Bathhouses, Eagle landmark could boost SOMA LGBTQ district
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The giant leather pride flag that flew over the nearly finished Eagle Plaza in San Francisco's South of Market neighborhood was so frayed by the wind that it was quietly removed late last year.
The shredded fabric was an apt symbol for the battering the area's Leather and LGBTQ Cultural District experienced itself in 2020. The COVID-19 pandemic decimated the finances of numerous LGBTQ businesses in SOMA, with bars forced to close, restaurants required to end indoor dining, and stores ordered to reduce shopper capacity.
The Stud nightclub turned into a virtual entertainment venue in hopes of one day opening in a new brick-and-mortar space. Blowbuddies, the area's last remaining sex club, shuttered for good as the health crisis wiped out its business.
Just as the leather enclave weathered the AIDS epidemic, SOMA boosters are confident the neighborhood will also survive the COVID pandemic. Their confidence has been boosted by city officials' efforts to bring back traditional gay bathhouses to San Francisco and to landmark the Eagle bar, a beloved gay-owned institution and focal point of the SOMA LGBTQ district.
The supervisors' land use and transportation committee unanimously voted 3-0 January 25 in support of having the city's historic preservation commission consider if the Eagle bar should be designated a city landmark. It would be the third gay bar location in San Francisco given such status if approved, and the first LGBTQ city landmark located in SOMA and related to queer leather culture.
Pushed by District 6 Supervisor Matt Haney, should the full Board of Supervisors vote next month in support of starting the landmark process then the historic preservation commission would have 90 days to take up the matter. Following its decision, the supervisors would need to vote on officially designating the bar at 398 12th Street a local landmark.
"We have endured through hard times and bringing the community back together. As a person and San Franciscan I want to point out the importance of the bar and its mission," Lex Montiel, who reopened the bar in March 2013 with his late business partner, Mike Leon, told the supervisors committee Monday.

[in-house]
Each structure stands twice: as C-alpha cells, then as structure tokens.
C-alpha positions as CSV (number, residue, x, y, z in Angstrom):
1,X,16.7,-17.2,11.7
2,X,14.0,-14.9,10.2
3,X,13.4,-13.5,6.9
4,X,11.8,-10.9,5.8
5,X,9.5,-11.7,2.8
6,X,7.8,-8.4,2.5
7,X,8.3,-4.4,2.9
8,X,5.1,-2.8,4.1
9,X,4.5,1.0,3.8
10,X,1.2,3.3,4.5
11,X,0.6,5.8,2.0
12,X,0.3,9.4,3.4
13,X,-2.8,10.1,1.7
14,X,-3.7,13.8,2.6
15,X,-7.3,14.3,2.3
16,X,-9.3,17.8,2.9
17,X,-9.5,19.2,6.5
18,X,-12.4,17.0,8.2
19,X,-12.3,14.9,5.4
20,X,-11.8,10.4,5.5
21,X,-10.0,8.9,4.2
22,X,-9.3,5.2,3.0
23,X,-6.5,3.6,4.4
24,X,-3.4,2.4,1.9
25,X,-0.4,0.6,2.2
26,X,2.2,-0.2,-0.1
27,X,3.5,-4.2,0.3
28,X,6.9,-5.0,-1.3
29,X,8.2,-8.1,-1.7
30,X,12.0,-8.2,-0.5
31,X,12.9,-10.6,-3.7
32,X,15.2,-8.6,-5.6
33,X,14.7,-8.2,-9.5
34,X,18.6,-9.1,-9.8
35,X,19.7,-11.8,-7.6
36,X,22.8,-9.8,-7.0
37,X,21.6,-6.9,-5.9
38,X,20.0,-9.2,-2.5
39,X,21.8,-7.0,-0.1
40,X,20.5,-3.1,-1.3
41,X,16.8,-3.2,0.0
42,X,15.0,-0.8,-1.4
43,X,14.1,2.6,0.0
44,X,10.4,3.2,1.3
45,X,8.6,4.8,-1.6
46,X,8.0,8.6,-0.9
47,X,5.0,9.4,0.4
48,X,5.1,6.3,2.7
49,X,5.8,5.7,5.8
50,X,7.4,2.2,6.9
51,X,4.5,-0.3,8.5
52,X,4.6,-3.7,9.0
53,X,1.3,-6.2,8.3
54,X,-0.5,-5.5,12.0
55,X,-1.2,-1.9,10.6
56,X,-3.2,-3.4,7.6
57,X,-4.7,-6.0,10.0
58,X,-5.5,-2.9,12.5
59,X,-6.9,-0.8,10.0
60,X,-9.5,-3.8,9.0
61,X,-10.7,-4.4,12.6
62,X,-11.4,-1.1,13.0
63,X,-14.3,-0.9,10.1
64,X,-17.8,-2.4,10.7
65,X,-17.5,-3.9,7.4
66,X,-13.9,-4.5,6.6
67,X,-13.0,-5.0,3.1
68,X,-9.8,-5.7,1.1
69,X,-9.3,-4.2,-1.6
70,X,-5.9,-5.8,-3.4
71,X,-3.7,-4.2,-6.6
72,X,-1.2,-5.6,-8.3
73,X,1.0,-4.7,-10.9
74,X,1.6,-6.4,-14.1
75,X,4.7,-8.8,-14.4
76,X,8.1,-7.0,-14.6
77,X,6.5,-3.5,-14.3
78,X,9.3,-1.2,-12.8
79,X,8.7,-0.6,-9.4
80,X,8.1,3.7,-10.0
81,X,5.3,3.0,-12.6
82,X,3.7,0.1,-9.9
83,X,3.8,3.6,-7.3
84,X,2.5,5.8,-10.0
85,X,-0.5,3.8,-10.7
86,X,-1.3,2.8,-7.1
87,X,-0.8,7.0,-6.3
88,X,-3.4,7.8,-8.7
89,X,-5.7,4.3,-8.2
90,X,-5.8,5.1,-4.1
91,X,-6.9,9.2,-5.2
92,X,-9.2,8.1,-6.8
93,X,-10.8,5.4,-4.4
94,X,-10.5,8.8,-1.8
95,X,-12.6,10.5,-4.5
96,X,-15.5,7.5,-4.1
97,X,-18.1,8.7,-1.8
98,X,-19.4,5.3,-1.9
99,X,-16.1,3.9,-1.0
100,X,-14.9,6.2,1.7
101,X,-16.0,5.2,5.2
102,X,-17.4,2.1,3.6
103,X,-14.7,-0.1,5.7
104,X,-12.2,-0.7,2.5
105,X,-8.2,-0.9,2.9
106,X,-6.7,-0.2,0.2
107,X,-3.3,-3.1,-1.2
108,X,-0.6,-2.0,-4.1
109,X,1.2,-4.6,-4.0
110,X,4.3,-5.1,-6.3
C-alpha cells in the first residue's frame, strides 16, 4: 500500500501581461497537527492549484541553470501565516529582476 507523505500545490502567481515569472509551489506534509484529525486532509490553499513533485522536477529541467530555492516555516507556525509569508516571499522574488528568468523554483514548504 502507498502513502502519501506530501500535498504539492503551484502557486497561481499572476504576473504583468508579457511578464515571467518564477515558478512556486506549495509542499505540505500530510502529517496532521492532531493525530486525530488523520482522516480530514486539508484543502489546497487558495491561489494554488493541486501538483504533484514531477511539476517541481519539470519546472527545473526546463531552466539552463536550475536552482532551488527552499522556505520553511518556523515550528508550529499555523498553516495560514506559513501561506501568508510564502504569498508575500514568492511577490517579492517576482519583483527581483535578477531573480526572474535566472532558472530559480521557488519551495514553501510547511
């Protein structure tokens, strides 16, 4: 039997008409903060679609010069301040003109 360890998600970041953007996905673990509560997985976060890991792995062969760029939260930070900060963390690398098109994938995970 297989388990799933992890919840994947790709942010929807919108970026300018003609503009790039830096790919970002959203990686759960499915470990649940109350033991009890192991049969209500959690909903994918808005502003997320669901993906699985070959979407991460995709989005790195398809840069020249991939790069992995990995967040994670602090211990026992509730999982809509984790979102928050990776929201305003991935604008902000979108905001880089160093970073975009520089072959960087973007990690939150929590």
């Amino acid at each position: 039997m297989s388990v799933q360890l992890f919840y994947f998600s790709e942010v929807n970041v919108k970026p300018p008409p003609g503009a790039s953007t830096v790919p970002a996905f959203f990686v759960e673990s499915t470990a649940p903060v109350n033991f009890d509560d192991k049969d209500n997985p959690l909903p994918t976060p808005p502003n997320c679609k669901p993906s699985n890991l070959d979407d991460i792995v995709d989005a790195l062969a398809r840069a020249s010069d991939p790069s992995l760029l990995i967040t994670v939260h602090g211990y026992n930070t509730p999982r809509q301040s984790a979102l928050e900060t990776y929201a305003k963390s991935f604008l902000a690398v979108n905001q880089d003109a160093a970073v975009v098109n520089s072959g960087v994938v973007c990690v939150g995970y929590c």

New bathhouse rules
Meanwhile, the city's public health department has rescinded restrictions that kept traditional gay bathhouses from operating in the city since the mid-1980s. A legacy from the AIDS epidemic, such businesses in San Francisco until now could not have private rooms with locked doors and were required to monitor the sex of their patrons.
Those regulations resulted in a de facto ban on gay bathhouses in the city. Eventually just two remained in the Bay Area, but The Watergarden in San Jose closed for good last summer due to the COVID-19 pandemic. Steamworks in Berkeley is shuttered for now because of the health crisis.
San Francisco's last remaining gay sex club, meaning it doesn't have locked, private rooms, is Eros on upper Market Street in the city's LGBTQ Castro district. It is temporarily closed in light of the health crisis.
Most gay bathhouses had been located on or near Folsom Street in SOMA, lending to the corridor's moniker of the Miracle Mile. Their closure led to the area's diminishment as a gayborhood, with waves of redevelopment in recent decades further decreasing its LGBTQ offerings. Nowadays SOMA has transformed from being a heavily industrial area into a booming residential neighborhood.
Leaders of the SOMA leather district hope a gay bathhouse will reopen in the area. And they are eager to see businesses like the Eagle bar welcome back customers so they are no longer facing financial ruin.
"I think the designation of the Eagle as a historic landmark really codifies and acknowledges the historic nature and central pillar the Eagle has been to our community for so many decades," said Robert Goldfarb, a gay man who is the president of the SOMA LGBTQ cultural district's board. "I think that and the change in the bathhouse regulations will certainly represent an opening that we certainly think will promote business in SOMA, and we feel that it allows an unmet need to be fulfilled in San Francisco."
Gay District 8 Supervisor Rafael Mandelman, who pushed to rescind the bathhouse rules last year, believes an operator likely will find it easier to win city approval to open in SOMA.
"It is a good development and sets the stage for bathhouses to be part of our economic recovery," he said. "I hope very much that they will."
With the health crisis curtailing people's ability to meet up in person, especially for sexual hookups, a gay bathhouse could be ready to open just as the health crisis hopefully subsides later this year.
"I think that would be a significant boost to the community in general and probably meet some pent up demand, if you will," said Goldfarb.
As for the missing leather flag, a new one is ready to be raised but the recent weather has delayed its debut.
"We will put it up once the rainstorms pass," Goldfarb told the B.A.R. this week.
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